Image copyright Sistemuseum Korokoro
Korokoro, in Tshwane is the brainchild of a university student, and is an innovative take on the sustainable South African economy.
Korokoro has two models. There’s the retail side: On the ground floor, where artwork and artworks are found.
Next door there is a warehouse that houses locally sourced furniture and accessories made by local artisans.
The end goal is to convert the two to fully automated buildings; the space and the art will be completely replaced by renewable energy.
Professor and founder of Korokoro, Jonathan Hazlewood is also founder of South Africa’s association of artists, The Art Committee, which is a local nonprofit organisation. He told us:
What is South Africa’s current retail landscape like?
Image copyright sistemuseum Korokoro Image caption People will be able to enter either of the buildings, and either one will become the new retail location.
The opportunity is to allow the return of people to the real economy: without the shack life, without a sense of security.
So by creating retail and community space, we bring back some element of the apartheid South Africa economy.
We’re bringing back the space that the people traditionally had.
Where do you see Korokoro going in the future?
The construction of the two buildings is going to be a tour de force in getting that artisanal work and the work of the community, together.
The retail space will be a completely automated environment, but the end goal will be to open a new store.
It’s a creative business idea that can appeal to people outside of the city, rather than the mainstream urban population.
Image copyright sistemuseum Korokoro Image caption In the garage building, industrial design plays a big role
The community art space will also be activated by the neighbourhood and art institutions. This will be a destination for school groups.
There will be a market room and loft, where you can rent out space to galleries, artists and community-run businesses.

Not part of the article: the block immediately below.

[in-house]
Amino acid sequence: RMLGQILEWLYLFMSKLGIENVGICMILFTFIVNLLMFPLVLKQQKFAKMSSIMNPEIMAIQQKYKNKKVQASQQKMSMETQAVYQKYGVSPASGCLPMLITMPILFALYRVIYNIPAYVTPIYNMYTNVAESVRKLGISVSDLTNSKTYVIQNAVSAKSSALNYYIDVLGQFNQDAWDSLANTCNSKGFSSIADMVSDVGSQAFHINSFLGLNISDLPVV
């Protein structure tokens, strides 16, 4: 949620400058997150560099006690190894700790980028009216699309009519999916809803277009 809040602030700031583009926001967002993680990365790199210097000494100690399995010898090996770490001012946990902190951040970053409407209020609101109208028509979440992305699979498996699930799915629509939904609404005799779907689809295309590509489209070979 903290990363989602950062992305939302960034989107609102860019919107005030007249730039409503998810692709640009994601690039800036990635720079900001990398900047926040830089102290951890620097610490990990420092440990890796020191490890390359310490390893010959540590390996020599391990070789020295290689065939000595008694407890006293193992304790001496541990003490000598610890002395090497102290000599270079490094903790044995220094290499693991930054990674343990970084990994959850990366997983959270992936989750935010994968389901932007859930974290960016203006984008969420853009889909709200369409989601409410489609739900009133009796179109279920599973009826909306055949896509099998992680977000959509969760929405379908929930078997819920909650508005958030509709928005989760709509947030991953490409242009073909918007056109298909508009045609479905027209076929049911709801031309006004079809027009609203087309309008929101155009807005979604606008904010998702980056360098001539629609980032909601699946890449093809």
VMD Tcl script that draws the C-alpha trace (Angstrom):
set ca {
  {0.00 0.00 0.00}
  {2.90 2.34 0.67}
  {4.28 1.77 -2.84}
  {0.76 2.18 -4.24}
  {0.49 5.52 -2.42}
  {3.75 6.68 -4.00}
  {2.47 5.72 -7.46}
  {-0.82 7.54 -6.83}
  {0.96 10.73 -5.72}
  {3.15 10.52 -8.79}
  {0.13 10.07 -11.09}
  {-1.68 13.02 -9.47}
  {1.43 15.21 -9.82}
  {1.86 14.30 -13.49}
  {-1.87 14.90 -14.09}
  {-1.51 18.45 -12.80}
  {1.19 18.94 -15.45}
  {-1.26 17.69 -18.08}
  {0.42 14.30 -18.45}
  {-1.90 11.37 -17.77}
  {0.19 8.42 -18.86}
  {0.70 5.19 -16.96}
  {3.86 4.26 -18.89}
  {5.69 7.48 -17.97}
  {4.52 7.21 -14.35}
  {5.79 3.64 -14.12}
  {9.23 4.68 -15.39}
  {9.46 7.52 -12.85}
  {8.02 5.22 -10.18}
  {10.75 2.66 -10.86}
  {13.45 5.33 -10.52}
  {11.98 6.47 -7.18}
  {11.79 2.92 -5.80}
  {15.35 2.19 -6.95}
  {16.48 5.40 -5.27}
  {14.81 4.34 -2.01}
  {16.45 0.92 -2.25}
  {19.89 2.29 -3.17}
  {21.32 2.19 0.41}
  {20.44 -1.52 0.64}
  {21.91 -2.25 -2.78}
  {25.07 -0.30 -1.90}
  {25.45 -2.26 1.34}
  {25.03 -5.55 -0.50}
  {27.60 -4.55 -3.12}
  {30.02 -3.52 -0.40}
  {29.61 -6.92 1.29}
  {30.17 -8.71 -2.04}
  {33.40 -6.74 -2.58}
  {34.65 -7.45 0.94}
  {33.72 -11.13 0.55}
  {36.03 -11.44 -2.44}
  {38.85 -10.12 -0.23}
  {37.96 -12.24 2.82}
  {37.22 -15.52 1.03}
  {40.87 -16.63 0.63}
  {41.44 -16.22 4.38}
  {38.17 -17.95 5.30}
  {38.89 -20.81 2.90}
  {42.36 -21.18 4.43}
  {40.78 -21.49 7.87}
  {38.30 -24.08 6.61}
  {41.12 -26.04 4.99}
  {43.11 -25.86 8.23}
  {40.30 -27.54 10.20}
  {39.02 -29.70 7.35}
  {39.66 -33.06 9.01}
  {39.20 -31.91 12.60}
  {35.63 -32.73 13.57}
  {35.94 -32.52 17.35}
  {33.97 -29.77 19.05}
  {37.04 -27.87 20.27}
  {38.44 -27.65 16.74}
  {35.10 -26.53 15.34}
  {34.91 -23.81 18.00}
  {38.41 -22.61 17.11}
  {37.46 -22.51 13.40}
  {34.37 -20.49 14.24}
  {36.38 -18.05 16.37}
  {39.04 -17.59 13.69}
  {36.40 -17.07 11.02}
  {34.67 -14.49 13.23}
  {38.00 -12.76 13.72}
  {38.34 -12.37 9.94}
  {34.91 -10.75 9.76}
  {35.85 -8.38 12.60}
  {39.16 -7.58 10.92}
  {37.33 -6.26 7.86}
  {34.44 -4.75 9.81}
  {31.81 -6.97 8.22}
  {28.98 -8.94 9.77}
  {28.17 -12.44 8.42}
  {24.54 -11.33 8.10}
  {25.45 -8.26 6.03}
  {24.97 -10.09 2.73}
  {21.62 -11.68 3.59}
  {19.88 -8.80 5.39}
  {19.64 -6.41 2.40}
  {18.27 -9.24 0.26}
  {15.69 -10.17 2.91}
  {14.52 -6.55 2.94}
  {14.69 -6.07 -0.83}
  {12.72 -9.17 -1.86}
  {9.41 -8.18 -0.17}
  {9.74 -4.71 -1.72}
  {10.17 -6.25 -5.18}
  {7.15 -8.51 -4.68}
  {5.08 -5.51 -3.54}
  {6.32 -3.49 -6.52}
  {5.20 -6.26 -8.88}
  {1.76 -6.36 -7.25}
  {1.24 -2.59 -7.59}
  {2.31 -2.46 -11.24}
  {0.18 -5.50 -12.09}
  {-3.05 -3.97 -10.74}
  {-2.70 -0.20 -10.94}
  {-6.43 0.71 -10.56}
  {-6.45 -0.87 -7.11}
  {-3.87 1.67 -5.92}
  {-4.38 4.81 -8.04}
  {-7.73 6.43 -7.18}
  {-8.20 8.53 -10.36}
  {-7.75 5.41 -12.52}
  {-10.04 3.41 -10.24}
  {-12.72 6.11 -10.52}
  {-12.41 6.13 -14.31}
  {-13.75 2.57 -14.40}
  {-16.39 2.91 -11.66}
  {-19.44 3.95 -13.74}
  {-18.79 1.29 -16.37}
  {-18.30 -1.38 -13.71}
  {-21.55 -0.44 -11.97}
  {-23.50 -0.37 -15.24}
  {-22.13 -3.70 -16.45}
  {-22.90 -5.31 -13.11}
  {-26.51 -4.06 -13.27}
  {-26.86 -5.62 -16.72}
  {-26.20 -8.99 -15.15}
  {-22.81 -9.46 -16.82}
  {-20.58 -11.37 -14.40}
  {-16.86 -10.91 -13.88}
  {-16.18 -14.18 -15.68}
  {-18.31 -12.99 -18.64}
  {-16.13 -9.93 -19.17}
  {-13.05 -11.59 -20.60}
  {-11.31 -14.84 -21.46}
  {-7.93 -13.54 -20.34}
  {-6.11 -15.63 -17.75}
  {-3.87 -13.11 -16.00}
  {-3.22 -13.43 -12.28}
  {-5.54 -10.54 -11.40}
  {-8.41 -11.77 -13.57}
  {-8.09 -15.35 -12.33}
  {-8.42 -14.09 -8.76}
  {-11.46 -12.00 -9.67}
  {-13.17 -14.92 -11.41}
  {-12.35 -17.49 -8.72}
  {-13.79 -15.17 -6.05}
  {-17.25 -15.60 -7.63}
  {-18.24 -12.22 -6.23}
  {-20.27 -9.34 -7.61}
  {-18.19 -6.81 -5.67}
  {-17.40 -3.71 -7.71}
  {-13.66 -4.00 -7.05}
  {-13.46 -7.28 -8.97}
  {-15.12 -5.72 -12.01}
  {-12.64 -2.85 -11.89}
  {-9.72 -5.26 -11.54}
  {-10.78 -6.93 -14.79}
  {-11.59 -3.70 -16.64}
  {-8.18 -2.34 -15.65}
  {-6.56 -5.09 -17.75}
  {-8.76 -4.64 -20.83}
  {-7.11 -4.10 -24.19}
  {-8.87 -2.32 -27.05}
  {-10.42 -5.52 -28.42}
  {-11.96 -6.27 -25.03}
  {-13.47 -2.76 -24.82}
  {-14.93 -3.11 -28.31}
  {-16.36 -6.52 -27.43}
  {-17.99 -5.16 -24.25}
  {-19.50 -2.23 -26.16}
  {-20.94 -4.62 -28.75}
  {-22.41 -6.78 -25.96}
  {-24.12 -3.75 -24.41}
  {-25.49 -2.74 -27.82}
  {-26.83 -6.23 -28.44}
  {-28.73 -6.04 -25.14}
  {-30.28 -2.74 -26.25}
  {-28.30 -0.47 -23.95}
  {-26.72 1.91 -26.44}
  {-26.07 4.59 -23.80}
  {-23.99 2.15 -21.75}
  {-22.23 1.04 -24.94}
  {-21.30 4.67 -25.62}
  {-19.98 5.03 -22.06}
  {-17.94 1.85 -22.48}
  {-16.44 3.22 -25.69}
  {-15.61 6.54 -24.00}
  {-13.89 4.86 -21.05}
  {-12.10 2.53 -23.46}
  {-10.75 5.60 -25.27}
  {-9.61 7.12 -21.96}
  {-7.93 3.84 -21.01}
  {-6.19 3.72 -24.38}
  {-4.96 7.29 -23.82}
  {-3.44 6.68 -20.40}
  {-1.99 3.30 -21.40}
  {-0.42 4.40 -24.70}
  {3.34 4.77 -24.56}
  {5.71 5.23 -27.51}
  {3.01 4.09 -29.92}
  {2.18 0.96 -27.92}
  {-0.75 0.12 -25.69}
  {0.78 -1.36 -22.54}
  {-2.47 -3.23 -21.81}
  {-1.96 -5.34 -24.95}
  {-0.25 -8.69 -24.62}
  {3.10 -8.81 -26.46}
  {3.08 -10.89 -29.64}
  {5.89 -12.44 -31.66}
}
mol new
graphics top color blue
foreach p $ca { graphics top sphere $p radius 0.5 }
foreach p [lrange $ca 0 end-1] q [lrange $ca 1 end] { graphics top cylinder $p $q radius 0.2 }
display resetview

It is thought that the retail space might soon face issues, due to a lot of the work being automated.
We’ll address that through innovation – we’ll start up our own technology, or bring in external solutions.
The building will also house a hospital, which is set to be a re-invention of the public health delivery model, which has broken up communities.
What are the business benefits of such an initiative?
On a strictly commercial basis, we’re a really good opportunity to help stores find ‘now’.
This medium allows them to create unique space; after all, the reason someone is going to an urban retail space or near a mall is because it’s ‘right now’.
Because Korokoro is designed and built to support community, artists and those in the community, that’s a way to promote creativity.
Who are the people who will find work at Korokoro?
All of our vendors are local. About 50% of the city is unemployed, that’s 50% of the country’s population. It’s also about giving people access to stable livelihoods in the city.
Communities are growing, so you have a whole generation that haven’t benefited from the economy.
That’s something we’re passionate about.
To be a collaborator, you don’t have to be a patron of the arts. People outside the arts are getting in on the action, so people will be able to buy from diverse backgrounds, different languages, too.
This will be a ‘stockist’ of sustainable works of art.
Korokoro is a social enterprise, what are its potential long-term targets?
Over the long term we want to not only create a social and economic model in Tshwane, but across South Africa.
We want to think of the developments in Tshwane as an international hub, to set an example for other cities in South Africa.
Image copyright sistemuseum Korokoro Image caption The design of the offices will be predominantly offline
Then, there’s the long-term, and that’s even to look at doing a two-day boot camp for the entire country.
Let’s educate the international community on the way this can be done, so we can give South Africa something to be proud of and create a positive image for us.